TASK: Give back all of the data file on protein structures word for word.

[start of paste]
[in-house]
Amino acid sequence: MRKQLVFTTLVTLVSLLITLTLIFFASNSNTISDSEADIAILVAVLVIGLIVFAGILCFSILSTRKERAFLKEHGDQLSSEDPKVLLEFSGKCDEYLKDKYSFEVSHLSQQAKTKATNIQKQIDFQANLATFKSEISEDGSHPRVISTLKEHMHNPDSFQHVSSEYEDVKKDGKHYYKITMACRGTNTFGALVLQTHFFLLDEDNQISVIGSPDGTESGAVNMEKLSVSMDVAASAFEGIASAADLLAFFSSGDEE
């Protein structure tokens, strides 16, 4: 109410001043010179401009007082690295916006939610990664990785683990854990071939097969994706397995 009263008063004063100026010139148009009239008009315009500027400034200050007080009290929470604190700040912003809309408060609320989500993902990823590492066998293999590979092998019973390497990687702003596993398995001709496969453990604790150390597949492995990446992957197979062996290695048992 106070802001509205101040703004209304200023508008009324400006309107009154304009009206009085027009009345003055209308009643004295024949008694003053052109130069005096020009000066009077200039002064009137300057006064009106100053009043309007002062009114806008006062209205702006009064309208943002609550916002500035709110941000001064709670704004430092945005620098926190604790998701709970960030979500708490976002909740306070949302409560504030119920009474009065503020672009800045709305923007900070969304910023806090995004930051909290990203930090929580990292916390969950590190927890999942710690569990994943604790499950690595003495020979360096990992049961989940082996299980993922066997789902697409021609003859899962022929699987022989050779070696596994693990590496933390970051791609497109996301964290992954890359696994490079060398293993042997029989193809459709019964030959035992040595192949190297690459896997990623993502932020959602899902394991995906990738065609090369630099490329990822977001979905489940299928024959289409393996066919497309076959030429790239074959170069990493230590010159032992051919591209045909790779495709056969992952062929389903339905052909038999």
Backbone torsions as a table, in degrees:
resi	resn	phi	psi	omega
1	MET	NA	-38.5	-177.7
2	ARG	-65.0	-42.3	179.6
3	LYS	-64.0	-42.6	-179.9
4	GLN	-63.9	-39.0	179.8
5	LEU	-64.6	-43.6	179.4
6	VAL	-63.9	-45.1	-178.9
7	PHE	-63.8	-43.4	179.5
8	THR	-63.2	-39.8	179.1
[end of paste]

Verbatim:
[in-house]
Amino acid sequence: MRKQLVFTTLVTLVSLLITLTLIFFASNSNTISDSEADIAILVAVLVIGLIVFAGILCFSILSTRKERAFLKEHGDQLSSEDPKVLLEFSGKCDEYLKDKYSFEVSHLSQQAKTKATNIQKQIDFQANLATFKSEISEDGSHPRVISTLKEHMHNPDSFQHVSSEYEDVKKDGKHYYKITMACRGTNTFGALVLQTHFFLLDEDNQISVIGSPDGTESGAVNMEKLSVSMDVAASAFEGIASAADLLAFFSSGDEE
């Protein structure tokens, strides 16, 4: 109410001043010179401009007082690295916006939610990664990785683990854990071939097969994706397995 009263008063004063100026010139148009009239008009315009500027400034200050007080009290929470604190700040912003809309408060609320989500993902990823590492066998293999590979092998019973390497990687702003596993398995001709496969453990604790150390597949492995990446992957197979062996290695048992 106070802001509205101040703004209304200023508008009324400006309107009154304009009206009085027009009345003055209308009643004295024949008694003053052109130069005096020009000066009077200039002064009137300057006064009106100053009043309007002062009114806008006062209205702006009064309208943002609550916002500035709110941000001064709670704004430092945005620098926190604790998701709970960030979500708490976002909740306070949302409560504030119920009474009065503020672009800045709305923007900070969304910023806090995004930051909290990203930090929580990292916390969950590190927890999942710690569990994943604790499950690595003495020979360096990992049961989940082996299980993922066997789902697409021609003859899962022929699987022989050779070696596994693990590496933390970051791609497109996301964290992954890359696994490079060398293993042997029989193809459709019964030959035992040595192949190297690459896997990623993502932020959602899902394991995906990738065609090369630099490329990822977001979905489940299928024959289409393996066919497309076959030429790239074959170069990493230590010159032992051919591209045909790779495709056969992952062929389903339905052909038999």
Backbone torsions as a table, in degrees:
resi	resn	phi	psi	omega
1	MET	NA	-38.5	-177.7
2	ARG	-65.0	-42.3	179.6
3	LYS	-64.0	-42.6	-179.9
4	GLN	-63.9	-39.0	179.8
5	LEU	-64.6	-43.6	179.4
6	VAL	-63.9	-45.1	-178.9
7	PHE	-63.8	-43.4	179.5
8	THR	-63.2	-39.8	179.1